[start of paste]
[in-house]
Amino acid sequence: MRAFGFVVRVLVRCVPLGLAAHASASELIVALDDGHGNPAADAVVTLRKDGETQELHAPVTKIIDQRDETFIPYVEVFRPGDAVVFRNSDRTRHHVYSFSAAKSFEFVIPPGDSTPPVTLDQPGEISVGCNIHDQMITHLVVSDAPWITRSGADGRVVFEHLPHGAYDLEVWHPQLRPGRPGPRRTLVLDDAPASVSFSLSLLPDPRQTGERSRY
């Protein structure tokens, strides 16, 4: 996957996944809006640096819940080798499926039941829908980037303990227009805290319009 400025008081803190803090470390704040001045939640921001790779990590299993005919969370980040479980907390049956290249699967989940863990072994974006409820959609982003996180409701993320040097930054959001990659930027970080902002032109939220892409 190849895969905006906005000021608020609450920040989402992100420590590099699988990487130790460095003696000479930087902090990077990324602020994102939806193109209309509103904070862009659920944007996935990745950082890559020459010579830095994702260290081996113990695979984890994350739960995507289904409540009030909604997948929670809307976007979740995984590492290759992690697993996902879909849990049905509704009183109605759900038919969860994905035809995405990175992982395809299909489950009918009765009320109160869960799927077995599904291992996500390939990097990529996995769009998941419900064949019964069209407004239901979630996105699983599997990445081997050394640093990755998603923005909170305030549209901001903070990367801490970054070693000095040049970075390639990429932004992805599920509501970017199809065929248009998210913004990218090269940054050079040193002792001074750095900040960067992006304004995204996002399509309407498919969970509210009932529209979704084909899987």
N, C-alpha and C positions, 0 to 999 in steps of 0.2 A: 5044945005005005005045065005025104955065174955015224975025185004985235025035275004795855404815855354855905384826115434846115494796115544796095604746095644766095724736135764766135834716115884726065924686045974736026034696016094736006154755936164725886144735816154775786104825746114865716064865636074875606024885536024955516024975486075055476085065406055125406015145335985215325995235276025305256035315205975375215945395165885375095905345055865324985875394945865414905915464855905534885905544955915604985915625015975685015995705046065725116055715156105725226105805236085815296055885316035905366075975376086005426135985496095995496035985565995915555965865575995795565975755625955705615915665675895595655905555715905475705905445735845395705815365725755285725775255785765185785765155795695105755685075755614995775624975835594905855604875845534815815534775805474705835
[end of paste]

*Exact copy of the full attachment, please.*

[in-house]
Amino acid sequence: MRAFGFVVRVLVRCVPLGLAAHASASELIVALDDGHGNPAADAVVTLRKDGETQELHAPVTKIIDQRDETFIPYVEVFRPGDAVVFRNSDRTRHHVYSFSAAKSFEFVIPPGDSTPPVTLDQPGEISVGCNIHDQMITHLVVSDAPWITRSGADGRVVFEHLPHGAYDLEVWHPQLRPGRPGPRRTLVLDDAPASVSFSLSLLPDPRQTGERSRY
């Protein structure tokens, strides 16, 4: 996957996944809006640096819940080798499926039941829908980037303990227009805290319009 400025008081803190803090470390704040001045939640921001790779990590299993005919969370980040479980907390049956290249699967989940863990072994974006409820959609982003996180409701993320040097930054959001990659930027970080902002032109939220892409 190849895969905006906005000021608020609450920040989402992100420590590099699988990487130790460095003696000479930087902090990077990324602020994102939806193109209309509103904070862009659920944007996935990745950082890559020459010579830095994702260290081996113990695979984890994350739960995507289904409540009030909604997948929670809307976007979740995984590492290759992690697993996902879909849990049905509704009183109605759900038919969860994905035809995405990175992982395809299909489950009918009765009320109160869960799927077995599904291992996500390939990097990529996995769009998941419900064949019964069209407004239901979630996105699983599997990445081997050394640093990755998603923005909170305030549209901001903070990367801490970054070693000095040049970075390639990429932004992805599920509501970017199809065929248009998210913004990218090269940054050079040193002792001074750095900040960067992006304004995204996002399509309407498919969970509210009932529209979704084909899987």
N, C-alpha and C positions, 0 to 999 in steps of 0.2 A: 5044945005005005005045065005025104955065174955015224975025185004985235025035275004795855404815855354855905384826115434846115494796115544796095604746095644766095724736135764766135834716115884726065924686045974736026034696016094736006154755936164725886144735816154775786104825746114865716064865636074875606024885536024955516024975486075055476085065406055125406015145335985215325995235276025305256035315205975375215945395165885375095905345055865324985875394945865414905915464855905534885905544955915604985915625015975685015995705046065725116055715156105725226105805236085815296055885316035905366075975376086005426135985496095995496035985565995915555965865575995795565975755625955705615915665675895595655905555715905475705905445735845395705815365725755285725775255785765185785765155795695105755685075755614995775624975835594905855604875845534815815534775805474705835